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Nintendo Switch review: Pure fun on a big-screen TV or on the go

It's been an impressive first year for the Switch as the clever hybrid console's ample game library lives up to its promise of being a home-and-away gaming machine.

Jeff Bakalar Editor at Large
Jeff is CNET Editor at Large and a host for CNET video. He's regularly featured on CBS and CBSN. He founded the site's longest-running podcast, The 404 Show, which ran for 10 years. He's currently featured on Giant Bomb's Giant Beastcast podcast and has an unhealthy obsession with ice hockey and pinball.
Jeff Bakalar
8 min read

Nintendo's modular console-handheld is over two years old now, and still one of our favorite gadgets on the planet. The game library is fantastic, and a newer version with even better battery life (at the same price) exists now that you should get -- just make sure you buy the right model. Nintendo also has the lower-priced portable-only Switch Lite, which is excellent if all you want is a handheld game experience... but for the TV and multiplayer versatility alone, we still recommend this larger-sized Switch first.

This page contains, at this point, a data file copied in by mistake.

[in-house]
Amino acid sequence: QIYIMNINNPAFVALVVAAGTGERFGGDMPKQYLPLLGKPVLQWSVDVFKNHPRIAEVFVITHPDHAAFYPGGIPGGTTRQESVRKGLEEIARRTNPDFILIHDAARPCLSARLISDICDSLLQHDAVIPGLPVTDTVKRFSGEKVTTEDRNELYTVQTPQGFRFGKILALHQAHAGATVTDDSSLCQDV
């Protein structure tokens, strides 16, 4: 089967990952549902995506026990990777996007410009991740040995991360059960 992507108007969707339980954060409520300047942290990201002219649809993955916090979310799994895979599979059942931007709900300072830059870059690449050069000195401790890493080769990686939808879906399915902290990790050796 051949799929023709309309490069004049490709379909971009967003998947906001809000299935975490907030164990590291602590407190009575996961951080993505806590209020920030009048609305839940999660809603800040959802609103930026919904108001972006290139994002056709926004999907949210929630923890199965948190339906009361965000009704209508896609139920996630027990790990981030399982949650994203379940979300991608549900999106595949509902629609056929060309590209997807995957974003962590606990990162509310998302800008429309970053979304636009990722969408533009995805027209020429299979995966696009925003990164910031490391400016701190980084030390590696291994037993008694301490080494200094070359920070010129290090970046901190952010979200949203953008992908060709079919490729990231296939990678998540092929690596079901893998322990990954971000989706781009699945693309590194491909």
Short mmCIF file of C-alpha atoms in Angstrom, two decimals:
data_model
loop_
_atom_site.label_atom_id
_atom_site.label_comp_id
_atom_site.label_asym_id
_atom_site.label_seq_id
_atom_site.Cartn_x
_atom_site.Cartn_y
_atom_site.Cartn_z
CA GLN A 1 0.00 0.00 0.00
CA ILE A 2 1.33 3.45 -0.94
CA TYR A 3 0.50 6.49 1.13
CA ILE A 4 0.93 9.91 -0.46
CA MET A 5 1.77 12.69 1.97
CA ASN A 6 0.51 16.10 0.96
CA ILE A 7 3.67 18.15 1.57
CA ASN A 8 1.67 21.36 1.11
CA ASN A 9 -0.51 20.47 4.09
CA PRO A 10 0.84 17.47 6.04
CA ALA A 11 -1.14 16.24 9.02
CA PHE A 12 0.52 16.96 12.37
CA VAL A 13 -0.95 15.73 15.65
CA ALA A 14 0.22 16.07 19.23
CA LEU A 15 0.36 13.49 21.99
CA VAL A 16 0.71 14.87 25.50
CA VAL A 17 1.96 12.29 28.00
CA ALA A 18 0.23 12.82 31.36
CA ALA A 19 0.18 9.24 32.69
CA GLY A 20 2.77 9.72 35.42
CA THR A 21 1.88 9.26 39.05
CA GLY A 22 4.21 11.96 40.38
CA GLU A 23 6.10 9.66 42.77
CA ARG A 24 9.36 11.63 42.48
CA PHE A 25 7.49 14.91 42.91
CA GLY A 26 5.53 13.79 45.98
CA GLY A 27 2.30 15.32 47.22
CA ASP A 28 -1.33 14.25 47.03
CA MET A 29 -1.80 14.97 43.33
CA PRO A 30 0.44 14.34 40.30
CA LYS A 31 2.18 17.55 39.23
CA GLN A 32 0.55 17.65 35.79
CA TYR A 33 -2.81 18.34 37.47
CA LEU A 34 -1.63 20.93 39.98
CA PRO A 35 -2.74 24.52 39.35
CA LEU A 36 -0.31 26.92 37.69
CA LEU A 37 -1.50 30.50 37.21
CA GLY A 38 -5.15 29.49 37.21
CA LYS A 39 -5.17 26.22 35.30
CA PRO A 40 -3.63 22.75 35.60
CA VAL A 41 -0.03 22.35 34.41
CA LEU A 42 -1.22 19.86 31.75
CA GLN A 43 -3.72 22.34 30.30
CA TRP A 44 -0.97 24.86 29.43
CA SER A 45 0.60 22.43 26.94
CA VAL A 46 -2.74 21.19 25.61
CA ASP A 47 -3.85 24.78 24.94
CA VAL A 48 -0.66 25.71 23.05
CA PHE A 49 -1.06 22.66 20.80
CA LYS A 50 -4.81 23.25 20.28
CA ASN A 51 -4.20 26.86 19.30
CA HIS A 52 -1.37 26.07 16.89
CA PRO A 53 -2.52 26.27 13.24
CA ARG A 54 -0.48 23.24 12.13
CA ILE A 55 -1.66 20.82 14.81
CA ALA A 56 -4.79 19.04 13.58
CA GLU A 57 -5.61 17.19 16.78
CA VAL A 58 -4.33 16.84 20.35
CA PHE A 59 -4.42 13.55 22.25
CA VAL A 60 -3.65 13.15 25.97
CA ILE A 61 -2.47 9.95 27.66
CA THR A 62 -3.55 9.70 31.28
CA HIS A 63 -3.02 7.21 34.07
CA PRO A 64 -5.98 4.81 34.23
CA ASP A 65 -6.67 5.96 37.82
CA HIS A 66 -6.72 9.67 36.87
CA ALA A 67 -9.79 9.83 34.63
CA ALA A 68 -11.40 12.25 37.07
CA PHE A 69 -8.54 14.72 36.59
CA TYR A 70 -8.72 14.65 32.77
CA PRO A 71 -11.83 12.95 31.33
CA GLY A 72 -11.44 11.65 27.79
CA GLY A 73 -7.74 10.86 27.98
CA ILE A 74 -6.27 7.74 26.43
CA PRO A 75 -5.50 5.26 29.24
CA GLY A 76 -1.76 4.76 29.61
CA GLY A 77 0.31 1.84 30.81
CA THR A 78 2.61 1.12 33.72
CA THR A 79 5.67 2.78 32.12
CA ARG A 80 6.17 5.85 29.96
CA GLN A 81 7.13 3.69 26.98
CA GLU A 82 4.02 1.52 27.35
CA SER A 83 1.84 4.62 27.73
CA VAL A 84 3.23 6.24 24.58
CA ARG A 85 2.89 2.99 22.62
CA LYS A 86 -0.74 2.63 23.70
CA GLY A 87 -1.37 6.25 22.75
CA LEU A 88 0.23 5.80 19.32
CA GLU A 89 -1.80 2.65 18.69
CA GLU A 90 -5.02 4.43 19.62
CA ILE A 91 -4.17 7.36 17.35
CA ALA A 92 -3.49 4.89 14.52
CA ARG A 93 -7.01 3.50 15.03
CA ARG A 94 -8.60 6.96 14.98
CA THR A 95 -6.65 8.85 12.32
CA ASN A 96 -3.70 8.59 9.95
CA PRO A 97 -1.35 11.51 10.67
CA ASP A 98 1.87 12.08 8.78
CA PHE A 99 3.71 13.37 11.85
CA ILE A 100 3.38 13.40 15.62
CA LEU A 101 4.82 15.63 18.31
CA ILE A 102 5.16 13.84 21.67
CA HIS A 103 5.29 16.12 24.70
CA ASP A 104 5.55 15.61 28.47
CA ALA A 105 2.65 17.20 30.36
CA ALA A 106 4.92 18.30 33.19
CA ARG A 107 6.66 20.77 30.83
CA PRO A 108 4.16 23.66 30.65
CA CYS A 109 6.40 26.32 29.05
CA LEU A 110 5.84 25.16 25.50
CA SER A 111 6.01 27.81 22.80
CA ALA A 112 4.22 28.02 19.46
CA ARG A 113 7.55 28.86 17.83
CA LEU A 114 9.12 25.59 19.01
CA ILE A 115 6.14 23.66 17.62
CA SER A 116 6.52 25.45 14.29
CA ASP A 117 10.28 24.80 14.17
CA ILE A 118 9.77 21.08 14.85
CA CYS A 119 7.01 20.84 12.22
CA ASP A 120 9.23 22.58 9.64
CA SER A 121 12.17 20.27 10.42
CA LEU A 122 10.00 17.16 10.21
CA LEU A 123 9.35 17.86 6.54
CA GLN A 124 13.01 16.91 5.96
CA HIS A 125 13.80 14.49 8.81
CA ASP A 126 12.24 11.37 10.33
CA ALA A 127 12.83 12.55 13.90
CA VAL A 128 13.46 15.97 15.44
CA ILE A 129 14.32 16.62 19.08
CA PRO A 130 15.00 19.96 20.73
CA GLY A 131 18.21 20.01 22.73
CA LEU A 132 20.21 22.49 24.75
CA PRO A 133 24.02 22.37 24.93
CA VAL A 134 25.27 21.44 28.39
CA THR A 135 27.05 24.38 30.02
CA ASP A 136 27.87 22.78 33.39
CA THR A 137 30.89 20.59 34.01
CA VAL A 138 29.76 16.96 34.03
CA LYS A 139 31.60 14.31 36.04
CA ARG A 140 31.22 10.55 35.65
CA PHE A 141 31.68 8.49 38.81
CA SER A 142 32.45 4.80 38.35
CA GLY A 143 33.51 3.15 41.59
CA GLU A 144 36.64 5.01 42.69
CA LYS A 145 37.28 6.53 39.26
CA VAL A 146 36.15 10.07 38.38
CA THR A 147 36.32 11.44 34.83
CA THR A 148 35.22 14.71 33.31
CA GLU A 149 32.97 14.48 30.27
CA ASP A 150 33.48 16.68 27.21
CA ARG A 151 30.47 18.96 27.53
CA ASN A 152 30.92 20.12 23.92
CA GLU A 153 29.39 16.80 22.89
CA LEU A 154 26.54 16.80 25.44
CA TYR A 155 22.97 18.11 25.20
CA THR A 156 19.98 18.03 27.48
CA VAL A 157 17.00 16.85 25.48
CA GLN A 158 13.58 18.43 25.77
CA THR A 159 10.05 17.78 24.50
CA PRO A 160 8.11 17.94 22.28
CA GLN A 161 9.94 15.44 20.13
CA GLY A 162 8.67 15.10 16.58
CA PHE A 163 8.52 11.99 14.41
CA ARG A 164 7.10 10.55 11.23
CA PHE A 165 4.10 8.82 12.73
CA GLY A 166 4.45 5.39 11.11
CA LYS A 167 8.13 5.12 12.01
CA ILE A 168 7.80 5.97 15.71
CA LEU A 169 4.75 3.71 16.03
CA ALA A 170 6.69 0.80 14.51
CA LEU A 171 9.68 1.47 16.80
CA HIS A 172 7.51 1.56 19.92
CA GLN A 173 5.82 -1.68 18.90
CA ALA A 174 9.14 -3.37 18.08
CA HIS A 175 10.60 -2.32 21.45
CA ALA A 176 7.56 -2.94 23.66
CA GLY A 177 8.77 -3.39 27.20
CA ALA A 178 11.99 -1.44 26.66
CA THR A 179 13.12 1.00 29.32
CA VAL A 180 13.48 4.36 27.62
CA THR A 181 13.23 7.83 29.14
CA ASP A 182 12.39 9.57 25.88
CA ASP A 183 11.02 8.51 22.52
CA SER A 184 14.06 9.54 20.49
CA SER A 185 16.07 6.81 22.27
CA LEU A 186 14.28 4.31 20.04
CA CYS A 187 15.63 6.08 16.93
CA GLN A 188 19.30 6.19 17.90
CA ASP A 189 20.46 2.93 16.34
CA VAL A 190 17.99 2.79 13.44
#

The Good

The Nintendo Switch is a versatile hybrid game console that easily pivots between a big-screen TV and on-the-go portable. The initially slim game library now includes a good mixture of must-have Nintendo franchise exclusives, indie titles and even some decent PC ports.

The Bad

No Virtual Console (yet) means no access to decades worth of classic Nintendo games. The screen feels small during tabletop sessions. Online multiplayer requires matchmaking on a smartphone app, and Hulu is the only entertainment app.

The Bottom Line

The unique TV-or-mobile gaming proposition of the Nintendo Switch is now matched by a stellar library of games, including instant-classics like new Zelda and Mario titles.